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A review of the race for Vermont's at-large U.S. House seat

Vermont Democratic Party banner
Pat Bradley
/
WAMC
Vermont Democratic Party banner

Vermont’s primary election Tuesday is offering voters numerous candidates from the major parties for the state’s top seats. Four Democrats and three Republicans have been vying for the rarely available U.S. House seat.

Vermont’s only seat in the U.S. House opened when Democrat Peter Welch, elected in 2006, announced he would run to replace retiring U.S. Senator Patrick Leahy.

Two of the leaders of the Vermont Legislature entered the Democratic primary.

Lieutenant Governor Molly Gray is serving her first term. She has been emphasizing her experience as Lieutenant Governor and working as an aide in Congress.

“We have an opportunity to write the next chapter for our state and I have nearly a half decade working in, of experience working in, and with Congress. And I know I have the experience in this moment to be a very effective leader for our state and to deliver for our working families and our rural communities.”

Vermont Senate President ProTem Becca Balint points to her record of passing progressive bills that help working families in Vermont.

“You know I’m really called to this moment as a middle school teacher and as a parent. I’m known as someone who will engage with people even when we disagree. I do have the most experience as a leader here. But really I’m drawn to this race because there is so much work that we need to get done for working families and we also have the big elephant in the room which is: is the democracy going to survive.”

Gray is supported by Senator Patrick Leahy while Balint has been endorsed by Senator Bernie Sanders.

The only male among the Democrats is Dr. Louis Meyers, who says health care issues are his passion.

“I’m going to work to bring back independent practices, primary care and make our health care more efficient and more affordable.”

Among the Republicans, Rockingham Marine Corps veteran Liam Madden says he is running to highlight the inadequacies of the two-party system.

“The main reason that I’m running is because I do not believe that the two party system is capable of solving our problems. The two-party system does not represent us. It is driving us apart and we can do so much better.”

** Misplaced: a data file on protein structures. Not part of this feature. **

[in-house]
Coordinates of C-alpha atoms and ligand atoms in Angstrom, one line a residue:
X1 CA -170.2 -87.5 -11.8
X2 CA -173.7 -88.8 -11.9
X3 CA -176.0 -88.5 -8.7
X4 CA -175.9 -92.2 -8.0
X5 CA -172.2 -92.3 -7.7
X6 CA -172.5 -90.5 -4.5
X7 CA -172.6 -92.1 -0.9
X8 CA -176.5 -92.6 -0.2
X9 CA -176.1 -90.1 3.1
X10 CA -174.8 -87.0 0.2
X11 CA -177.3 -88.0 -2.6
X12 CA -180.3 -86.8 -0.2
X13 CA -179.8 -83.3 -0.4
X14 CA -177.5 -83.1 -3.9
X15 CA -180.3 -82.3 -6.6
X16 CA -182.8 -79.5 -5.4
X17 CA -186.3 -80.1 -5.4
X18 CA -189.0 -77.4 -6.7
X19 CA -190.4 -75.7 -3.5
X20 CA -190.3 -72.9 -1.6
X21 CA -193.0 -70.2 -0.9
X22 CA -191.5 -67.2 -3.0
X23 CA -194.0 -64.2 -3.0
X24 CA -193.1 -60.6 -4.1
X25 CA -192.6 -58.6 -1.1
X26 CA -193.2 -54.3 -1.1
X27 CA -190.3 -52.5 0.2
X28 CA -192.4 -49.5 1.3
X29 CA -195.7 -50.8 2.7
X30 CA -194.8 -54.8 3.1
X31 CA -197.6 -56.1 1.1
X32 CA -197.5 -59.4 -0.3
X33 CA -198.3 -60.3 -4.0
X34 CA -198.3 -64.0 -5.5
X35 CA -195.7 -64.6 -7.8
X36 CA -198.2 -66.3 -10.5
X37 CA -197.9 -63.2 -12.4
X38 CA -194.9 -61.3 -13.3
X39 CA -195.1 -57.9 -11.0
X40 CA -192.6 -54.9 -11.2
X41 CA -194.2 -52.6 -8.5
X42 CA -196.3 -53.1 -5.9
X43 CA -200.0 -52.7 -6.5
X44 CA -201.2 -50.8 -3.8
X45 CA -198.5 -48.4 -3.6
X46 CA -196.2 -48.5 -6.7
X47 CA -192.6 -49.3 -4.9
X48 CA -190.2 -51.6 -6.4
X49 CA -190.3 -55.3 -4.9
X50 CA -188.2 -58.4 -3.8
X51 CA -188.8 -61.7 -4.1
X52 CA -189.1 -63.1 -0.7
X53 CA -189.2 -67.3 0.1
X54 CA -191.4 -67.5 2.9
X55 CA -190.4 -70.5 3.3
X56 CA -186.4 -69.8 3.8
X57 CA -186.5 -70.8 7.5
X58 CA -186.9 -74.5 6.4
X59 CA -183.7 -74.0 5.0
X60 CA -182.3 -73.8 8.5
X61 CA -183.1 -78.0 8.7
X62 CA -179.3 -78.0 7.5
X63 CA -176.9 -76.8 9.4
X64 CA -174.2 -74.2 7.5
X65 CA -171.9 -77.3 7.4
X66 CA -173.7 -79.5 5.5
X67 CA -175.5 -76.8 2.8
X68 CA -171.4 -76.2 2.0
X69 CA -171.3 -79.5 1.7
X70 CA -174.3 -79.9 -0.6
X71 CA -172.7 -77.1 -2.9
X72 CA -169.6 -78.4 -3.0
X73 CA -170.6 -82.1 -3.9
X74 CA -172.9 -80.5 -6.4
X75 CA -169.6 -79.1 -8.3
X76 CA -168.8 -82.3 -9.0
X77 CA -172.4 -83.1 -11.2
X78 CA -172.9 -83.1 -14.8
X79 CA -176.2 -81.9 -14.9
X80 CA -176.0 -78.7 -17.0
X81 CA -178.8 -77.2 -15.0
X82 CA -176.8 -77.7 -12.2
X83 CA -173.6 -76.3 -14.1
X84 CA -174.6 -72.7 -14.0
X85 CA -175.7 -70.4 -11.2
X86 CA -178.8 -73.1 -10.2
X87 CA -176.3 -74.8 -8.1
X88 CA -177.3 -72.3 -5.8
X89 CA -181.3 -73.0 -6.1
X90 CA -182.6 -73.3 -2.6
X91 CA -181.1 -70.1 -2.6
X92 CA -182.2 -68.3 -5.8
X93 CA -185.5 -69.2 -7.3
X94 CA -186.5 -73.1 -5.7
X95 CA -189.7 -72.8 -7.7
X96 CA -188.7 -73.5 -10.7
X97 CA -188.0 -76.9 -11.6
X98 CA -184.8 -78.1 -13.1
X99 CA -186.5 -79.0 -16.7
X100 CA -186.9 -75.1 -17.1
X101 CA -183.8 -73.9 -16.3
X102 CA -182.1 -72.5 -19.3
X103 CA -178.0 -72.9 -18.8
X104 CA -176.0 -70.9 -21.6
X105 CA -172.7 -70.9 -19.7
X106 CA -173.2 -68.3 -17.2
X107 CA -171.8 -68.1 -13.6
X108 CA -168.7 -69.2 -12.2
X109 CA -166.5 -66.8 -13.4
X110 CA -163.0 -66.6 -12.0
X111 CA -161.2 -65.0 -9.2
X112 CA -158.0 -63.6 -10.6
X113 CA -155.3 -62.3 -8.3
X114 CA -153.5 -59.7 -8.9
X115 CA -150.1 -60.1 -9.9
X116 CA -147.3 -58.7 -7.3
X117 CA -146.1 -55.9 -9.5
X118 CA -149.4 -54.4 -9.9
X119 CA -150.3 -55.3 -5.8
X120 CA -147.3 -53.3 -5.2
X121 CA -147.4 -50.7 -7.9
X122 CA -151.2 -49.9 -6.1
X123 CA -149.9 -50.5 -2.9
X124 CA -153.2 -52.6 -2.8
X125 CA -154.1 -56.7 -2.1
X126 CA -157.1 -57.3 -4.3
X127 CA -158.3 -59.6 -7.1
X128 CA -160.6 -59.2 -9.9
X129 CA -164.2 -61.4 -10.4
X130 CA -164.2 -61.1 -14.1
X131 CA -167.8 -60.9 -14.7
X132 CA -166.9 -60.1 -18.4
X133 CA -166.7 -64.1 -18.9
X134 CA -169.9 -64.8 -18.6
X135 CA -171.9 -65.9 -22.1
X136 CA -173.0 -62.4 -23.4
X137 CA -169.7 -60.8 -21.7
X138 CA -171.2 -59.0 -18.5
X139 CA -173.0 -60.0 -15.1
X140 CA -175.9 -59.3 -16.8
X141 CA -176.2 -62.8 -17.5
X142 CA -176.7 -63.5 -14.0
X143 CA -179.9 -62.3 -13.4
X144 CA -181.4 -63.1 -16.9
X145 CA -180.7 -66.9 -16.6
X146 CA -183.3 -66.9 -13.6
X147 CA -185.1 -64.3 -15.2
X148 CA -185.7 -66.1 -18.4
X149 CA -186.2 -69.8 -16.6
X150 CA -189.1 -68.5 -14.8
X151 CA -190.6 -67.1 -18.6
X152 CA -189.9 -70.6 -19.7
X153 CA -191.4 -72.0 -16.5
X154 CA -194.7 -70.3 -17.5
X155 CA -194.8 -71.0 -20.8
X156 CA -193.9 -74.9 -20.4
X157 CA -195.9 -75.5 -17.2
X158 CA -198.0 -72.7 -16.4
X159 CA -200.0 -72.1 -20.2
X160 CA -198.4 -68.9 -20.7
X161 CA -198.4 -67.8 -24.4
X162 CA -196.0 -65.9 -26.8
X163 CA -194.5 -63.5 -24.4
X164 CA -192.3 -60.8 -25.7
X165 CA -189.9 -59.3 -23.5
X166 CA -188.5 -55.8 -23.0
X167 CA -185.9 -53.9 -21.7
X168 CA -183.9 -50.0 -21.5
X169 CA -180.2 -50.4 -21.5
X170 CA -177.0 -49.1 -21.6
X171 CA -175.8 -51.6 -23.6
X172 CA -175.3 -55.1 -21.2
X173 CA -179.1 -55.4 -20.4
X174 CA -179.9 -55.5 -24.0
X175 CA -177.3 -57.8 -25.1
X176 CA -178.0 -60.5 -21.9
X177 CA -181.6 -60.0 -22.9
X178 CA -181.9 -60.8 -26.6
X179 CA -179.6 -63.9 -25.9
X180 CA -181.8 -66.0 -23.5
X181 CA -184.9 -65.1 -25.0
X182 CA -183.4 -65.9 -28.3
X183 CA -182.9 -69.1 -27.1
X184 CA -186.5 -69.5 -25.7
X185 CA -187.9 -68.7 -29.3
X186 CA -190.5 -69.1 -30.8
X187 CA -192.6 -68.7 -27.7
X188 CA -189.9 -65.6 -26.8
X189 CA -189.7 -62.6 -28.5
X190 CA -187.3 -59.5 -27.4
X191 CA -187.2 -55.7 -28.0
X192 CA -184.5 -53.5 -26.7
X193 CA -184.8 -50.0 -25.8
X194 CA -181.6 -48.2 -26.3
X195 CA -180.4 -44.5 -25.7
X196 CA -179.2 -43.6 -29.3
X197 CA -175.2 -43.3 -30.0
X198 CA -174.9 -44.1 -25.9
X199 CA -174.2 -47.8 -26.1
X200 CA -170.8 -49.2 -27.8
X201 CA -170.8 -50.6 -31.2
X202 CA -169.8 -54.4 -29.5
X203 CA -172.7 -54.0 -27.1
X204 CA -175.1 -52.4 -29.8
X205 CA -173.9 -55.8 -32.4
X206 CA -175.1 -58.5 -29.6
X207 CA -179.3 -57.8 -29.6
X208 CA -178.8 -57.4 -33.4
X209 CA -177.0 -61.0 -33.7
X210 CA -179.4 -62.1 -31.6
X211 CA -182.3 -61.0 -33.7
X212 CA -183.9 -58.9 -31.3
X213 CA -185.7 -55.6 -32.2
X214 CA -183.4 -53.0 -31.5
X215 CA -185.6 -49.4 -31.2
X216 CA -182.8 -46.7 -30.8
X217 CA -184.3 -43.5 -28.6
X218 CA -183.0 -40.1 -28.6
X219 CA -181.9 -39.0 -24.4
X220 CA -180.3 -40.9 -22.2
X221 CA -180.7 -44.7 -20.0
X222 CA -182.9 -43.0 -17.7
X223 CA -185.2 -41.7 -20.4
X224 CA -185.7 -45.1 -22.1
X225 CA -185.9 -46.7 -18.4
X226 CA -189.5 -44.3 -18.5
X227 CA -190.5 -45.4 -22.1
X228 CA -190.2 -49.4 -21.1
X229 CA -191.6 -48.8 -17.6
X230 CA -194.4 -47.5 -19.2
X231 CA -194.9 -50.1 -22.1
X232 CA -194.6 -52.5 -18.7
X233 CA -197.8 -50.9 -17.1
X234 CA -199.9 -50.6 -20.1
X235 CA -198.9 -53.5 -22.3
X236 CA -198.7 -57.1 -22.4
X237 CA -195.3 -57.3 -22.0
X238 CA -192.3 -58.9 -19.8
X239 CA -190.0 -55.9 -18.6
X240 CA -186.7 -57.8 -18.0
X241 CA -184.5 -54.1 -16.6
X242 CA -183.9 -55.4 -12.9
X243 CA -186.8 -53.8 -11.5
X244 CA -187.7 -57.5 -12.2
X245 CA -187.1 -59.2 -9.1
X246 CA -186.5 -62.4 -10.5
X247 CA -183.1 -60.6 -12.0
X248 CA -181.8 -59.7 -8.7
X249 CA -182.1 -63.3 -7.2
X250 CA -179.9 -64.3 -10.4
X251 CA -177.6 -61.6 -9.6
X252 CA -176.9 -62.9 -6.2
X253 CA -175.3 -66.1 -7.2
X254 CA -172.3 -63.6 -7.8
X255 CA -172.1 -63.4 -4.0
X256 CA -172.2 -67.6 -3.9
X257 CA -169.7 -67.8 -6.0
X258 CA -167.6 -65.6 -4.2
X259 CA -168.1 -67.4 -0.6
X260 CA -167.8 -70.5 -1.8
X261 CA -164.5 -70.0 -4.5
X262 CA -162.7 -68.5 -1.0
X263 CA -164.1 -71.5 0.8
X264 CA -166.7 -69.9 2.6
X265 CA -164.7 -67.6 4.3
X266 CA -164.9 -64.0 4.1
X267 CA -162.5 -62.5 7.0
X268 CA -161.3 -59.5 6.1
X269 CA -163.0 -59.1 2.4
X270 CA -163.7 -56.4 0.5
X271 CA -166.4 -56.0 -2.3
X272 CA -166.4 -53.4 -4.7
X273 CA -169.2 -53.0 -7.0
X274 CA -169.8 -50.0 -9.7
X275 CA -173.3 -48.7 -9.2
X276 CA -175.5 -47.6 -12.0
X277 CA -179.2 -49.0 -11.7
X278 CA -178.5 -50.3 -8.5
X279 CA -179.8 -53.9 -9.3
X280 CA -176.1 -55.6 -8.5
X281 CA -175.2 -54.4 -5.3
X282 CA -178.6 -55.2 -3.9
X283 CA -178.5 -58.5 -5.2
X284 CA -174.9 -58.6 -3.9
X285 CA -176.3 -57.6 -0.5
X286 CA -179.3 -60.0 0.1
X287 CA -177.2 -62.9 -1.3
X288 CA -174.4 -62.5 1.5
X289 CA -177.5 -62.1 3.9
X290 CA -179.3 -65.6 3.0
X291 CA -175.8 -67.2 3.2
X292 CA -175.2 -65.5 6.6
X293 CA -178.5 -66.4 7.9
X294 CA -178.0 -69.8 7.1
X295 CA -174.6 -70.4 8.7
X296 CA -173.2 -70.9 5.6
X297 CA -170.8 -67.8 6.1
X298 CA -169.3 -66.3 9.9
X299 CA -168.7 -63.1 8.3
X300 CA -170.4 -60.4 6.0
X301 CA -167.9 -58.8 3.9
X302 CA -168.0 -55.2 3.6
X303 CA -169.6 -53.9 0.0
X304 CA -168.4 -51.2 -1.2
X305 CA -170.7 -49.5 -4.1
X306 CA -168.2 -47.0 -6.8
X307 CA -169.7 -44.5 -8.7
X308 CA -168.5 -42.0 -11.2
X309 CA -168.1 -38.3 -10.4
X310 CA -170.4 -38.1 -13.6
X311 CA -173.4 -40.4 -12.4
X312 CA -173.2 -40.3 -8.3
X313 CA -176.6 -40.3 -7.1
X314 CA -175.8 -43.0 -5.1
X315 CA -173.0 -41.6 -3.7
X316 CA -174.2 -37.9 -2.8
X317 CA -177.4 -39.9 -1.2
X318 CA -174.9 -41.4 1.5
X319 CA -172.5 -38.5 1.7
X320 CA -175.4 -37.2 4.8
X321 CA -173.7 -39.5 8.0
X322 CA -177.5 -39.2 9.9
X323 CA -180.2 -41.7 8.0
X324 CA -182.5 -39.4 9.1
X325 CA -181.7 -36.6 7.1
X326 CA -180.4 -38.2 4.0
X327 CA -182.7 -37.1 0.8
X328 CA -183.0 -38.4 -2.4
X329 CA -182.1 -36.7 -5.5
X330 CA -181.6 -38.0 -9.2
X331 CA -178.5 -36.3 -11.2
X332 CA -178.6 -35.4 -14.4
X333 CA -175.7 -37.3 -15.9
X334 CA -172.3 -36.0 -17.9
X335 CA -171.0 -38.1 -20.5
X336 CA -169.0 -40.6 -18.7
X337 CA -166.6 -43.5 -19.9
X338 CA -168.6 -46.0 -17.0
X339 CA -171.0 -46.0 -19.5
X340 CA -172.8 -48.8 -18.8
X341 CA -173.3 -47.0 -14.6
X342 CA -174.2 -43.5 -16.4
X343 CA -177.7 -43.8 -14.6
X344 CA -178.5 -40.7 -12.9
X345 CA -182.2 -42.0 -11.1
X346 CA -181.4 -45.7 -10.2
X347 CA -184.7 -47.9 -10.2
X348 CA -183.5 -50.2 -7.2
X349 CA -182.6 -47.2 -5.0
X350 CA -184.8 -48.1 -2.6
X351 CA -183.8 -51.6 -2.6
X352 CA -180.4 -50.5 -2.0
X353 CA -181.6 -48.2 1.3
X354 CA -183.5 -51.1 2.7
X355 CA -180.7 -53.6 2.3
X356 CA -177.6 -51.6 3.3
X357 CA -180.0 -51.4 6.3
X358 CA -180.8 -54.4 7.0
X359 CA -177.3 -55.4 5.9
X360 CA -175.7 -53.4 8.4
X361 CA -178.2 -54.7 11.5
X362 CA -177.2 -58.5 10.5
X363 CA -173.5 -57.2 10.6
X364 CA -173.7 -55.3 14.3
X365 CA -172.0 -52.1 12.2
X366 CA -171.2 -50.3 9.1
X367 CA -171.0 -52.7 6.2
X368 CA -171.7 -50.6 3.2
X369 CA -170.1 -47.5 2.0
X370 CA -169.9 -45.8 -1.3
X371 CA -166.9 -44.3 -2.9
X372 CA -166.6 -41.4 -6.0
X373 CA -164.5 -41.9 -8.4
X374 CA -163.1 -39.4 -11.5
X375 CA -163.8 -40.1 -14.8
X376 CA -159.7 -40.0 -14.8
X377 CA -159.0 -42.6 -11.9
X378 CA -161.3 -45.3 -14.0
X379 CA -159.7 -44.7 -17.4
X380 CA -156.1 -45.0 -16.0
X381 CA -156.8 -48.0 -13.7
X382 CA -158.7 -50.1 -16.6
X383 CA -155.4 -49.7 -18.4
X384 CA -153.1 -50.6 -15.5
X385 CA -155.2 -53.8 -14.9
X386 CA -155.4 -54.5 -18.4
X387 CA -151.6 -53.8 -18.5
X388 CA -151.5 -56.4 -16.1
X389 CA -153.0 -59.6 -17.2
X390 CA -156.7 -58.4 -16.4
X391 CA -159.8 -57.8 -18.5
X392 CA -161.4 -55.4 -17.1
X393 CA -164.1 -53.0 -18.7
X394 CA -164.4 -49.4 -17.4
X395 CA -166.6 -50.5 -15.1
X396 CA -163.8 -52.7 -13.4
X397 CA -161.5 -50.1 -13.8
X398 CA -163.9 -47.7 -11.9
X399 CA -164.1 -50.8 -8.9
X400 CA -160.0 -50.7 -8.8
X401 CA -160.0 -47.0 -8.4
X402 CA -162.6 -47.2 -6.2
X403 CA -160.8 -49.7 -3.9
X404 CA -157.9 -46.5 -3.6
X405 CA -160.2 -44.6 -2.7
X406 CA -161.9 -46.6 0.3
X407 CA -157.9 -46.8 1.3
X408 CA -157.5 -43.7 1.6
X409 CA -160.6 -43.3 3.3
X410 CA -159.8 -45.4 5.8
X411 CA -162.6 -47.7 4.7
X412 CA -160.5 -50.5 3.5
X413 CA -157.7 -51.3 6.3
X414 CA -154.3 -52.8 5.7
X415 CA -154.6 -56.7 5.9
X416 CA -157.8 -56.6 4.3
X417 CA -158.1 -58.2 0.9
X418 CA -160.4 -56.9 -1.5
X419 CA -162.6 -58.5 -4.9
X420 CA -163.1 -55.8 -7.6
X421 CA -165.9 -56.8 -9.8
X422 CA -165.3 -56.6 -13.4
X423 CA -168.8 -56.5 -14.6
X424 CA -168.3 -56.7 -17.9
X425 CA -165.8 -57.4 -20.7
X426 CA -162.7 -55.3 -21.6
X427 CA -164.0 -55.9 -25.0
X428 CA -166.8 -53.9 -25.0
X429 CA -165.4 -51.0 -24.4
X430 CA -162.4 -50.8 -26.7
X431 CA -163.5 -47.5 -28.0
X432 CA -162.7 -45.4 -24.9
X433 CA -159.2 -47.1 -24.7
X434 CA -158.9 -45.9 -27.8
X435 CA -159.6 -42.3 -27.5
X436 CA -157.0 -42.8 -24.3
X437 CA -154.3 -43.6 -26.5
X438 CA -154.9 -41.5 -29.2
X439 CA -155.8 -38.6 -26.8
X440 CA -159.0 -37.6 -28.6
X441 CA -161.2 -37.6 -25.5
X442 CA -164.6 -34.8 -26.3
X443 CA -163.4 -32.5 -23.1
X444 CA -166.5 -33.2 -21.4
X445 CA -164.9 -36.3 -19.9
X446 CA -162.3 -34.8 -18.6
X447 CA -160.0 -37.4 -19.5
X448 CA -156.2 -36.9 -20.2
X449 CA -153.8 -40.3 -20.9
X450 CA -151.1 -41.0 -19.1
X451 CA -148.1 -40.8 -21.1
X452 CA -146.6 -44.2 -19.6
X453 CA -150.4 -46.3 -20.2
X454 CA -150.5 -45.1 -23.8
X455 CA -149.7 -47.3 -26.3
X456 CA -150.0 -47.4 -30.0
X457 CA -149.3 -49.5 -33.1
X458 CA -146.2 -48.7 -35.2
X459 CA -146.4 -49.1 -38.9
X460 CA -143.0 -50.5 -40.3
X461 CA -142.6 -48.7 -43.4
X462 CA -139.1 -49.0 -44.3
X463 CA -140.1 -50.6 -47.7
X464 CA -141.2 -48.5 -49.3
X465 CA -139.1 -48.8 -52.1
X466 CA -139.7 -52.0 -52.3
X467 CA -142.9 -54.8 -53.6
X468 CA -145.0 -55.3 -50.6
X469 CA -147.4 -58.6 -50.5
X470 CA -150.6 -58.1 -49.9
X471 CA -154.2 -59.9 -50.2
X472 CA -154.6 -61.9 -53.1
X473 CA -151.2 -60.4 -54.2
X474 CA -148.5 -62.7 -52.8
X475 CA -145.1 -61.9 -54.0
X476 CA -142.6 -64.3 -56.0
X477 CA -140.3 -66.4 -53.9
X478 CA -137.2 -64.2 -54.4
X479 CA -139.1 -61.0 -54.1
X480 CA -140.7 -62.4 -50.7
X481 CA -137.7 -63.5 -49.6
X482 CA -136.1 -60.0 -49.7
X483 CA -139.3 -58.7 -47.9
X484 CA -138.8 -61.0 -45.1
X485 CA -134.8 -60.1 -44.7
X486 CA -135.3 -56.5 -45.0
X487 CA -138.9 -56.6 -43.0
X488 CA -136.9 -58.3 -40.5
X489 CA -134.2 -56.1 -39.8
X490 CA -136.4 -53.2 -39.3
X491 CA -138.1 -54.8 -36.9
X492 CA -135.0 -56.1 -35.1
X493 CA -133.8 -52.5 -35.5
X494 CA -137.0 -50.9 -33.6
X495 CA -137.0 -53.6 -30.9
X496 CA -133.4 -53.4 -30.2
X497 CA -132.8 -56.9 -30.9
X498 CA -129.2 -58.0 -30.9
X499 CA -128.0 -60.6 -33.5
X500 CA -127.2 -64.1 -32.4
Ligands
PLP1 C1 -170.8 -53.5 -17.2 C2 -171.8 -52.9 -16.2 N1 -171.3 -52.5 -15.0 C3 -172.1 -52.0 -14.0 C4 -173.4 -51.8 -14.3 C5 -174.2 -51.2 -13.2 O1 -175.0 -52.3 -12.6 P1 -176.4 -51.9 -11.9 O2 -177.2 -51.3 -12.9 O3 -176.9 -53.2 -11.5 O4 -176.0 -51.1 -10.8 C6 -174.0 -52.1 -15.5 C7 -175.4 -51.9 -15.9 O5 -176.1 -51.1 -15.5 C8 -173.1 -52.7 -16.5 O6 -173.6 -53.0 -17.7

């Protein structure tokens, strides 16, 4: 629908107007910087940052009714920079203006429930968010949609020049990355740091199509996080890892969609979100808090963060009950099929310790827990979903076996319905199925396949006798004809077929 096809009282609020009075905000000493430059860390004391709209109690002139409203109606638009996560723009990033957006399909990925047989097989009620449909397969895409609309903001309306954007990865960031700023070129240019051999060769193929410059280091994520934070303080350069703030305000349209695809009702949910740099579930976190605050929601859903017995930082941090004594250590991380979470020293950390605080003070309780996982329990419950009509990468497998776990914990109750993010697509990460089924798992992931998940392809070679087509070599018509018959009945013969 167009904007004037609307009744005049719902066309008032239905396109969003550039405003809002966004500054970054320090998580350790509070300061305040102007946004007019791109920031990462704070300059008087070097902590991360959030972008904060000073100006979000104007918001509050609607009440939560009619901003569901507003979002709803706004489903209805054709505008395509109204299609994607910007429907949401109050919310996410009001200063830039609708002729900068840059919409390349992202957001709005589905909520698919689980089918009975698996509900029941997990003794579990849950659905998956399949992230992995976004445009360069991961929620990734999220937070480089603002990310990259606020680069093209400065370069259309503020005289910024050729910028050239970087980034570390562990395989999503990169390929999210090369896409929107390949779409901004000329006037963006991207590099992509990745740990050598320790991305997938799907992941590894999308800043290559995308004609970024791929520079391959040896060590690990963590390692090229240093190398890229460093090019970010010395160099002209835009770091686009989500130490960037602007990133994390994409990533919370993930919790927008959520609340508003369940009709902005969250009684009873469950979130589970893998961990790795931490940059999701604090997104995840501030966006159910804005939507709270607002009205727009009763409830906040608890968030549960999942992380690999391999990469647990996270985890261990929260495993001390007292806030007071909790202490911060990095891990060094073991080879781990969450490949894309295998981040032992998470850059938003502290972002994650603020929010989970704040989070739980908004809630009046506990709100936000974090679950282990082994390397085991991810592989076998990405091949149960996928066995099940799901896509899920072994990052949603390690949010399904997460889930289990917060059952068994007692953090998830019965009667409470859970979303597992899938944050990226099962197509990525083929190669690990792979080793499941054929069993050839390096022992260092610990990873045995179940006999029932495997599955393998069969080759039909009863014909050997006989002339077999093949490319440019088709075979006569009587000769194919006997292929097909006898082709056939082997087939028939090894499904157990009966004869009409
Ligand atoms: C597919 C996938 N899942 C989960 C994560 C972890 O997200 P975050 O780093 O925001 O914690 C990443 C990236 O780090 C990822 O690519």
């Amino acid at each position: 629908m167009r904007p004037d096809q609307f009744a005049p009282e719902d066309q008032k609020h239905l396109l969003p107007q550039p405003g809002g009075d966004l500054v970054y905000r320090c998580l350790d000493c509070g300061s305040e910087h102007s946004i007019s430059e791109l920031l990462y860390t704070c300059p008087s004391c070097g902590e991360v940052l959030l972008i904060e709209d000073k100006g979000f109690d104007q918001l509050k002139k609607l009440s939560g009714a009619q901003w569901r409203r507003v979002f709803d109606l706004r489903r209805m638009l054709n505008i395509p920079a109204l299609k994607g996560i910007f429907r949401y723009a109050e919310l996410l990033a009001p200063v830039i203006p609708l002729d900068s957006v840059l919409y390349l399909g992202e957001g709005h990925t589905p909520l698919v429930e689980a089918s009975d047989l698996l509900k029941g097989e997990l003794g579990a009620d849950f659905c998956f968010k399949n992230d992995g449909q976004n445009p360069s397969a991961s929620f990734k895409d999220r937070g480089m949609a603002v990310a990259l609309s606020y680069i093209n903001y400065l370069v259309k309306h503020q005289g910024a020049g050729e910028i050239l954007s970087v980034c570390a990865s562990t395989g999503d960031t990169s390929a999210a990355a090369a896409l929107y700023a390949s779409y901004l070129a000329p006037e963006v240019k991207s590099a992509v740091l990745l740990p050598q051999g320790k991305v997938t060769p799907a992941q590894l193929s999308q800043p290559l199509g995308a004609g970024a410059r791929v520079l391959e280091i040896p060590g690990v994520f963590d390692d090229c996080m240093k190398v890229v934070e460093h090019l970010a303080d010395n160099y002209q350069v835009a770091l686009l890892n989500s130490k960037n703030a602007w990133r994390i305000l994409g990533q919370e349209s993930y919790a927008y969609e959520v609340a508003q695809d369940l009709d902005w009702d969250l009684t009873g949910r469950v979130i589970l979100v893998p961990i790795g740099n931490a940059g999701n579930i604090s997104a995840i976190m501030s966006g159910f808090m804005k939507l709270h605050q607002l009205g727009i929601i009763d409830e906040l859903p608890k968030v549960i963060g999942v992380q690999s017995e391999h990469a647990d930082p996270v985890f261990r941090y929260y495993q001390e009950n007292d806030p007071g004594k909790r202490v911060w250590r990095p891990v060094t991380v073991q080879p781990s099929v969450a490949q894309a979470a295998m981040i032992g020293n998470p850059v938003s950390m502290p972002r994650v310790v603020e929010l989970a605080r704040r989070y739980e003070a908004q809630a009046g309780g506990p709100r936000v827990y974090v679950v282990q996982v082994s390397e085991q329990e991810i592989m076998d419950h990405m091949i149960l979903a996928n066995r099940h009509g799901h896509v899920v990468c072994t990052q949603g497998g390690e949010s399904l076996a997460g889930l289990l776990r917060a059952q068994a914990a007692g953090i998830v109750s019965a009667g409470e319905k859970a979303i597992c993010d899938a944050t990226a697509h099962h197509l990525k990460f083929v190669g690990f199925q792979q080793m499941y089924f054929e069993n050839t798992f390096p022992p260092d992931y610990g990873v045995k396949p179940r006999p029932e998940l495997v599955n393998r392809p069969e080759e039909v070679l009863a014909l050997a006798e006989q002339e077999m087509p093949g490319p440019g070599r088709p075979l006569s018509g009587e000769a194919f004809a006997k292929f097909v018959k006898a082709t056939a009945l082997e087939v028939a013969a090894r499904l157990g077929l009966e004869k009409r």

His criticism of the parties was called out by challenger Anya Tynio during a June VTDigger debate.

“I believe we need to liberate ourselves from the two-party system. It does not solve our problems. It does not represent us. It drives us apart.”

“And yet here you are,” interrupts Anya Tynio.

“That’s absurd," retorts Madden. "If you want to win in this election you need to get in front of voters and that’s why I’m here.”

A West Charleston resident, Tynio represents Orleans County within the state GOP and has been on its platform committee. She doubts the 2020 election results and in that June debate inaccurately claimed the outcome has yet to be legitimized.

1 :18 “I would hope discussing election fraud would help to secure future elections. And I would personally like to see a bipartisan committee appointed to oversee the voting machines prior to and just after elections. I do believe that we have a serious problem with voter fraud and also with foreign interference.”

Republican Ericka Redic, a Burlington accountant, says Congress needs people who understand and knows how to budget.

“I know how to do budgets. You know with a $30 trillion debt and climbing we see the federal government just kind of like taking the money out of the pockets of American citizens. So what we really need is someone who represents Vermonters and Americans who thinks about their pocketbook.”

Democrat Sianay Chase Clifford is on the primary ballot but withdrew from the race on July 19th due to “lack of resources”. Ballots at that time had been finalized. In January state Senator Kesha Ram Hinsdale entered the race but she dropped out in late May and is running for re-election to her Vermont Senate seat.

Barbara Nolfi is the only Progressive in the field.

Two recent polls show Balint with a strong lead among the Democratic candidates.

A University of New Hampshire poll commissioned by WCAX TV released last week shows Balint with 63 percent support versus Gray with 21 percent. Meyers receives 2 percent and 13 percent are undecided.

In the poll of Republicans, Redic leads Madden 15 to 14 percent with Tynio at 9 percent. The majority of Republican primary voters – 58 percent – are undecided.

A Data for Progress poll released August 1st found Balint with a 32-point lead over Gray. That poll did not survey Republicans.

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